Then, the top two tiers on the pyramid are personal development focused on strengths and individual-level support — including mentoring, strengths identification, and development.
So, in effect, when all levels of the pyramid are active, they contribute to the main goal, which is to produce a positive outcome. When there is a positive outcome, there is growth in good jobs, per-person productivity rises, and there are indicators that the overall well-being of citizens has improved.
Now that we've discussed the pyramid, let's go back to the topic of good jobs for a moment. Gallup moves into covering good job rates. As we mentioned before, approximately "1 in 3 working-age adults worldwide" have what Gallup defines as having a "good job."
If you'll remember from the first part of this series, a good job is defined as someone who has any full-time work with an employer. That is considered to be a good job. Because it boosts productivity which boosts GDP, and then everybody's happier. Well, at least, all the different governments are happier, but that's okay, too. #PuttingPeopleToWork
In this case, about 32% of residents age 23-65, across the 155 countries surveyed by Gallup, have good jobs. So, again, that's working at least 30 hours per week.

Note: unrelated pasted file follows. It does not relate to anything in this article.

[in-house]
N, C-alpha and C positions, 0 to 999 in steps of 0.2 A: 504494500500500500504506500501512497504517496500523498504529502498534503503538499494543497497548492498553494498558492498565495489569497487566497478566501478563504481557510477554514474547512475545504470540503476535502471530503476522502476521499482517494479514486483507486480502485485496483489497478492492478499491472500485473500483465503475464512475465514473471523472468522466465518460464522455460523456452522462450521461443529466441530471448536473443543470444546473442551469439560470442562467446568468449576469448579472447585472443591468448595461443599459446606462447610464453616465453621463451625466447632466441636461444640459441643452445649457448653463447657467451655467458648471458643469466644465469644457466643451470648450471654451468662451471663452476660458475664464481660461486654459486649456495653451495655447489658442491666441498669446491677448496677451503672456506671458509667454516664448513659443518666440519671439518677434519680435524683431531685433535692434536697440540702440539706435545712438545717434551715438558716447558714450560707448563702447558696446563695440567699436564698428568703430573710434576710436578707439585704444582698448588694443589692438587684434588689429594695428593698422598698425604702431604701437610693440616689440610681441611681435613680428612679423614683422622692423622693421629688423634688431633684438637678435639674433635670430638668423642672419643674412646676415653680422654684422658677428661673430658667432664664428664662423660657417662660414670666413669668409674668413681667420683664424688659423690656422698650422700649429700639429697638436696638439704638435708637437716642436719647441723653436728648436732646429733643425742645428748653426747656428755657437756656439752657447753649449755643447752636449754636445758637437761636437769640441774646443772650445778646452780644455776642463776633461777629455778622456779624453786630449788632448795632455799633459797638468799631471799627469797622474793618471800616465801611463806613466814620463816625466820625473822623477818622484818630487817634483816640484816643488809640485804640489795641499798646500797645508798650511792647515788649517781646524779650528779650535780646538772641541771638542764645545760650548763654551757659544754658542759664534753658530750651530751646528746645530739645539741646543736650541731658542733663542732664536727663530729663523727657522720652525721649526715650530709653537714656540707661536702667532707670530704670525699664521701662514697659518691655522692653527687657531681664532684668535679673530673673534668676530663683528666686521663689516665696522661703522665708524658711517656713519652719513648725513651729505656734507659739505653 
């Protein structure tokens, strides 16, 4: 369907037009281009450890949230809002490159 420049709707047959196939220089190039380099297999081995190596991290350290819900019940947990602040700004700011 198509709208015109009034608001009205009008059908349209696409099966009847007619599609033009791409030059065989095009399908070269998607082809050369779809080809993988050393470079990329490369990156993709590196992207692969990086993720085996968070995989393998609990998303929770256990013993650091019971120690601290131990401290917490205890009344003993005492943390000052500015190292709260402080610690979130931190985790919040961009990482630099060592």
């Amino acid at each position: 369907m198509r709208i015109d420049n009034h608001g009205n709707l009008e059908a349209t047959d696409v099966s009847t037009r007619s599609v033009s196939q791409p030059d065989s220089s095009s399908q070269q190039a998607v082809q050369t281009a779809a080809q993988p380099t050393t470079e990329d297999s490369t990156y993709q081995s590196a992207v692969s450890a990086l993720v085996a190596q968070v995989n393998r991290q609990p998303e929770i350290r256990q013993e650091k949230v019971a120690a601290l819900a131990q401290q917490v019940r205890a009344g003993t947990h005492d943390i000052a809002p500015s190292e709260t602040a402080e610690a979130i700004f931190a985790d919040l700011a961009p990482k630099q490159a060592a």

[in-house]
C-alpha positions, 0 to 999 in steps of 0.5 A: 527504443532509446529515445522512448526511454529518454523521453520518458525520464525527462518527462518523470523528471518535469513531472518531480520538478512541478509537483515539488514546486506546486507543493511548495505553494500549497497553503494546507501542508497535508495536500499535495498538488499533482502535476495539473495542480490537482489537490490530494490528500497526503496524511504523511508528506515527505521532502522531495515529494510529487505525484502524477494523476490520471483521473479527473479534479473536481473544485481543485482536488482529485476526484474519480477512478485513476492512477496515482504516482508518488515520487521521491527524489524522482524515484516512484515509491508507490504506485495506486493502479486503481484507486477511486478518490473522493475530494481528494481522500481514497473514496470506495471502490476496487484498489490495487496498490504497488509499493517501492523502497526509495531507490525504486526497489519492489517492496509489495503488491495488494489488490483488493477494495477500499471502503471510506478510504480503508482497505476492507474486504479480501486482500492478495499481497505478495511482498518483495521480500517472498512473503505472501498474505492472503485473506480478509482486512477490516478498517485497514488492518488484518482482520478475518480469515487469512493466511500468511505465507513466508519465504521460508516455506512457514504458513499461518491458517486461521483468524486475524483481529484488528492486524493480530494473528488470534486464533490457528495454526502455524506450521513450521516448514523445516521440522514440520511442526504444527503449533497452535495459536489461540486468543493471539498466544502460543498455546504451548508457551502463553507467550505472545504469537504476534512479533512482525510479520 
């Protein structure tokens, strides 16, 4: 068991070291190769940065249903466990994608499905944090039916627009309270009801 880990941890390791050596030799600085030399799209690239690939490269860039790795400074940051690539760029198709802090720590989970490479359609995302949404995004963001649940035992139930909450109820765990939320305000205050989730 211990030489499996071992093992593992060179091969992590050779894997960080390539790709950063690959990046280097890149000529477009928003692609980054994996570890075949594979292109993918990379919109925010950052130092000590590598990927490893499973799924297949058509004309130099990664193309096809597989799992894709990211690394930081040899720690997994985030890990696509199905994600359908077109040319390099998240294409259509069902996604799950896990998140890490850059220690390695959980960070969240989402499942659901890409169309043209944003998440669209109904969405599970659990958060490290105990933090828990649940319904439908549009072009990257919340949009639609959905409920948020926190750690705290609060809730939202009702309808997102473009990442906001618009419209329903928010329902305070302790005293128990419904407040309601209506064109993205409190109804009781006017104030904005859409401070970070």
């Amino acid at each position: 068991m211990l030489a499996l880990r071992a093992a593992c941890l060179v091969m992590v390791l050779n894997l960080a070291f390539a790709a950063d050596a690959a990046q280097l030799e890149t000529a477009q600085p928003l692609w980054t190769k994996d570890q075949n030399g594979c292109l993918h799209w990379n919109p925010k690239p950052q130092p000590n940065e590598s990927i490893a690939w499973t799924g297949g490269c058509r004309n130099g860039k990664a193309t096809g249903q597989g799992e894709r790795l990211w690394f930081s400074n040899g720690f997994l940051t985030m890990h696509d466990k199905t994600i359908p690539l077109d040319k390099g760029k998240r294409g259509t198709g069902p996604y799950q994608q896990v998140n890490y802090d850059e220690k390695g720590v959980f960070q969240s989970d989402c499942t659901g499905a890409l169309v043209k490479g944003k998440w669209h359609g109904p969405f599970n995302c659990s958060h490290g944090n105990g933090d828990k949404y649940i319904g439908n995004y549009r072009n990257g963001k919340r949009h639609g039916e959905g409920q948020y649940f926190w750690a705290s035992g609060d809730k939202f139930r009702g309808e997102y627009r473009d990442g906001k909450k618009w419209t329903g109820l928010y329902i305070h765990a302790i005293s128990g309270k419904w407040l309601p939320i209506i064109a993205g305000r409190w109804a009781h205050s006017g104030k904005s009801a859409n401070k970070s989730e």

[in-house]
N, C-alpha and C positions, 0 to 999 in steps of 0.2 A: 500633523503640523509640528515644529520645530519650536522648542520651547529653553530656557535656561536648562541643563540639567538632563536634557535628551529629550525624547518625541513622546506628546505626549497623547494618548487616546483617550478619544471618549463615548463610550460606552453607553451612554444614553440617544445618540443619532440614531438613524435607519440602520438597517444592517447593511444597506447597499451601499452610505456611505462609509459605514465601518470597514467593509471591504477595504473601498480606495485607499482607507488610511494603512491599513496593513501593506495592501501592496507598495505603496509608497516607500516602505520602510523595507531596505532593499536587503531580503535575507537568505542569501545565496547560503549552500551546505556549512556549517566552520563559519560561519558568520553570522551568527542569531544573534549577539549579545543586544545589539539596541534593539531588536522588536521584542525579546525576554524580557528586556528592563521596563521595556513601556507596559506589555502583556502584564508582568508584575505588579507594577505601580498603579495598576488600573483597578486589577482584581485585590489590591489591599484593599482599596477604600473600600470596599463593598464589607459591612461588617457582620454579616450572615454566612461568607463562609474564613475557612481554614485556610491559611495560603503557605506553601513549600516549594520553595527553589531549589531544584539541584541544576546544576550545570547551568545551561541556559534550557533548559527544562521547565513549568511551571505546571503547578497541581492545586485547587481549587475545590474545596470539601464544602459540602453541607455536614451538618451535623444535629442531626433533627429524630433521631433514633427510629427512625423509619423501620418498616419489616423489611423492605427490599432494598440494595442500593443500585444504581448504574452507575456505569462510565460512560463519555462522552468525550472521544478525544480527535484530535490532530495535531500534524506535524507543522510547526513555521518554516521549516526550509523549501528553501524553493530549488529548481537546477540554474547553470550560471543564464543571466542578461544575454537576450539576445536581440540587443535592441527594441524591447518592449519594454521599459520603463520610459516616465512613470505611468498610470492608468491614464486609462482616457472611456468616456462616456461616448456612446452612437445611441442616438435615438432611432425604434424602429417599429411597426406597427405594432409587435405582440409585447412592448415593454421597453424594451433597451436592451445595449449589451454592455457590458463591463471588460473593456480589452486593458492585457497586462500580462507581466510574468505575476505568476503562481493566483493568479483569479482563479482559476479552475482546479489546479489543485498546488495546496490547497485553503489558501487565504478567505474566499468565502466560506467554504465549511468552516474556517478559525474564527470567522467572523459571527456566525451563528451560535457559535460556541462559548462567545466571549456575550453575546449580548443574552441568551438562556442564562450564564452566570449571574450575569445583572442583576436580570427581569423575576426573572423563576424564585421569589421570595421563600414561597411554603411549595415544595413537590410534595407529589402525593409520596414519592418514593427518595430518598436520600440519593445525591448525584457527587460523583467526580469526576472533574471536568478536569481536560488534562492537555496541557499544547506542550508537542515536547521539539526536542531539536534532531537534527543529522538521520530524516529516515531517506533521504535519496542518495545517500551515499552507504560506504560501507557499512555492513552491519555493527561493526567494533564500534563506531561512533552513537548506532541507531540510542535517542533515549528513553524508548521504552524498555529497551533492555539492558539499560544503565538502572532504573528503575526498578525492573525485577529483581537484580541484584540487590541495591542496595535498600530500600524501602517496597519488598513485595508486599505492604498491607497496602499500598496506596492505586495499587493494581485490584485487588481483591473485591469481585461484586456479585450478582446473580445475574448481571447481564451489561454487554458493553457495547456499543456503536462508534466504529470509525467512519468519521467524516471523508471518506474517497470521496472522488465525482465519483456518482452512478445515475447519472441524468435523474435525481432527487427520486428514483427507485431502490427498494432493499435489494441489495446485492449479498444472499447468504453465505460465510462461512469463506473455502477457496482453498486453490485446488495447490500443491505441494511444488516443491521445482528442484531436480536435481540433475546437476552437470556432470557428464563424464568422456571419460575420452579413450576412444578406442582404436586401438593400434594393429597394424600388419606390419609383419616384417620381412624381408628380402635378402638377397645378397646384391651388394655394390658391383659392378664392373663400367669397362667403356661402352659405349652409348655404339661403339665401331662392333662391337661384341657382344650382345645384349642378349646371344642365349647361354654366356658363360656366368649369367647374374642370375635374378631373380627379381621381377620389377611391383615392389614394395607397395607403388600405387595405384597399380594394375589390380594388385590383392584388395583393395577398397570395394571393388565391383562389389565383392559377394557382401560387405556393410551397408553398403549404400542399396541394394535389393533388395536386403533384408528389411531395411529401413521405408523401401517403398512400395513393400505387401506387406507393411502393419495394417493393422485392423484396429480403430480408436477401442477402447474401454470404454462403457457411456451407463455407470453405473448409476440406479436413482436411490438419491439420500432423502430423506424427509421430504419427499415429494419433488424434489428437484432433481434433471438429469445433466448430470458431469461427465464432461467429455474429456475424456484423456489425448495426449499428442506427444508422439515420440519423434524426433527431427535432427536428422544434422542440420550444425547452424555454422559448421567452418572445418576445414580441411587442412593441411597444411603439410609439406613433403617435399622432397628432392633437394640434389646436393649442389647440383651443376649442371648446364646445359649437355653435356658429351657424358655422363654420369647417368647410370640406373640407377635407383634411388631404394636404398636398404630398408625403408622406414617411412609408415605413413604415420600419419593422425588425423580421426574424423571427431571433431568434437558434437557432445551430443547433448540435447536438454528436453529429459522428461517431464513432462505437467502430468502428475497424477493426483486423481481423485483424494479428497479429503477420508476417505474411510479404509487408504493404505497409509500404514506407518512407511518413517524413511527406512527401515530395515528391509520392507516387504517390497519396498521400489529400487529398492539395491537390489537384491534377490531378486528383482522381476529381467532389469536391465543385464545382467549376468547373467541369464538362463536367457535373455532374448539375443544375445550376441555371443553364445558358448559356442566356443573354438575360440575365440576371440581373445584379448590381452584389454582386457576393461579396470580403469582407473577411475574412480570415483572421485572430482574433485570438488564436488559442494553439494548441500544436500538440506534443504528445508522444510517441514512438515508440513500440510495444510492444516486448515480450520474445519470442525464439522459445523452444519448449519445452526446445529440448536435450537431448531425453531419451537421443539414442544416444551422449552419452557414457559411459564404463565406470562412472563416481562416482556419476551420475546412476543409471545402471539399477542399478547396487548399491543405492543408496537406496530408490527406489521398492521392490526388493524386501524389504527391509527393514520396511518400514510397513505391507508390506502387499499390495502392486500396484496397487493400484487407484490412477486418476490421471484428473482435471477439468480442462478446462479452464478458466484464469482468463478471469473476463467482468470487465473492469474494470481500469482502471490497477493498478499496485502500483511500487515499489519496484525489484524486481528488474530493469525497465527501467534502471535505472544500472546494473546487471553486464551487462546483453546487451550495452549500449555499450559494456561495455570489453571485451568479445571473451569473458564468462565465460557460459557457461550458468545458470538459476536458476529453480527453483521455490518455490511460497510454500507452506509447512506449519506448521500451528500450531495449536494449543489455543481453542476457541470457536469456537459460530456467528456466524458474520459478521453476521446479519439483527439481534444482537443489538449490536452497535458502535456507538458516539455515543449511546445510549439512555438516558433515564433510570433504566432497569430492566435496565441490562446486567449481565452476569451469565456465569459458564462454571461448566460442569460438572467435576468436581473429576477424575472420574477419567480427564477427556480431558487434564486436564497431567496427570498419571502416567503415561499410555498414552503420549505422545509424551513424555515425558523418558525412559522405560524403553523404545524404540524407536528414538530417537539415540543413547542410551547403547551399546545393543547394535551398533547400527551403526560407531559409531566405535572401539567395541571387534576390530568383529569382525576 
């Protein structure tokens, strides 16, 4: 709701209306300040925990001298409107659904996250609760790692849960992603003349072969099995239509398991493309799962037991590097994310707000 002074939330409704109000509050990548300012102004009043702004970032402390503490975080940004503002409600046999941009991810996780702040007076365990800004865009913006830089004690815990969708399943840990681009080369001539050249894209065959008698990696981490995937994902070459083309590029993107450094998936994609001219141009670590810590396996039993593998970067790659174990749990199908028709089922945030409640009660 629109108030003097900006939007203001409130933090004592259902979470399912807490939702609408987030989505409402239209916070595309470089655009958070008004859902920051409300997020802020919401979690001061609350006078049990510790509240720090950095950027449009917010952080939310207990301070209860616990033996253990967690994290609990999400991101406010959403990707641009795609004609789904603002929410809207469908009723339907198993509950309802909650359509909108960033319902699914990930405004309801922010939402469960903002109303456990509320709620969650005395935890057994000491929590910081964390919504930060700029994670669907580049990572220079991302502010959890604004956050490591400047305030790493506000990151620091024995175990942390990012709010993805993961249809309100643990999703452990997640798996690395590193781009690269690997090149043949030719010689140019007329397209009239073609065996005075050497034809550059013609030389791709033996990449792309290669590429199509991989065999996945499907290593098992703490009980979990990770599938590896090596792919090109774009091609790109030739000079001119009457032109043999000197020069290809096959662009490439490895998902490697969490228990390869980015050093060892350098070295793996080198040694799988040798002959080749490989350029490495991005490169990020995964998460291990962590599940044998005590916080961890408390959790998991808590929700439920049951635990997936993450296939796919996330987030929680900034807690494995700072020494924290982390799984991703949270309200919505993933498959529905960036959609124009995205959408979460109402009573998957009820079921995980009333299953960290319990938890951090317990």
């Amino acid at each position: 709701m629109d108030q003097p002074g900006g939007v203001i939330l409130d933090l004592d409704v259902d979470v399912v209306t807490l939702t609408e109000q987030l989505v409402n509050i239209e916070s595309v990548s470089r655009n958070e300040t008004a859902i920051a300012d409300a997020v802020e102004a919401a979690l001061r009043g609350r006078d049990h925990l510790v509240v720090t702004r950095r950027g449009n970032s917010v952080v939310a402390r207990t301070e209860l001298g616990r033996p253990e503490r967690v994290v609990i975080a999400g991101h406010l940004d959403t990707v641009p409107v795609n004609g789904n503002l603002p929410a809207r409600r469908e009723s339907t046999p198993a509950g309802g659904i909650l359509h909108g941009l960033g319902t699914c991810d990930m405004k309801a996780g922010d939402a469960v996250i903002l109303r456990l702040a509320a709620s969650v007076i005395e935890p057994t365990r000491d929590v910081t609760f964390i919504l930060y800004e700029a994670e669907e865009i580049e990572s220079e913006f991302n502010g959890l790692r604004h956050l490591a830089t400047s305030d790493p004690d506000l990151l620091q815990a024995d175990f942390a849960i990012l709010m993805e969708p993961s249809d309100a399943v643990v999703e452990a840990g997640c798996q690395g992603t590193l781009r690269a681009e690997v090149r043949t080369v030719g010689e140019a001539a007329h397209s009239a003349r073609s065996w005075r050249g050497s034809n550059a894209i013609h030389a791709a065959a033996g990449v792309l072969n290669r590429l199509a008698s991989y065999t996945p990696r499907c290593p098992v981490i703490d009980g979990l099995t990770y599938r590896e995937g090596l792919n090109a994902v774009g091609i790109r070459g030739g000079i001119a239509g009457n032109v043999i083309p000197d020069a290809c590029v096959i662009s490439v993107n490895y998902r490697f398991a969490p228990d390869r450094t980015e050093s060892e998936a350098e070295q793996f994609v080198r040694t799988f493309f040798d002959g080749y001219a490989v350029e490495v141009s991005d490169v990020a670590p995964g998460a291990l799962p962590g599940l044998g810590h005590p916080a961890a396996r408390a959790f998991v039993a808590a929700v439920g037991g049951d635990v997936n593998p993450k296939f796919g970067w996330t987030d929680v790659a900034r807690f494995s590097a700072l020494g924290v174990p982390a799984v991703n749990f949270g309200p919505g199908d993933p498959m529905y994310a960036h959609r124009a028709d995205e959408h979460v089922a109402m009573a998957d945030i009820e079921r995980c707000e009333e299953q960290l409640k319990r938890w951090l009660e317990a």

Gallup goes on to break this down by the country level. And, that's where the results really start to look quite different, depending on the countries you're examining.
Take this graph, for example.
Before digging in on the data, Gallup points out a few notable countries to help lay the foundation for its findings.
At the country level, the good job rate ranges from a low of 5% in Niger up to 72% in the United Arab Emirates. Which makes sense, especially once you have some historical context for each region.
And, according to Gallup, the world's poorest region is sub-Saharan Africa. There, the good job rate exceeds 30% only for the tiny island nation of Mauritius.
If you aren't familiar with Mauritius, it's a essentially an island paradise near Madagascar with about as many visitors each year as it has in its entire population.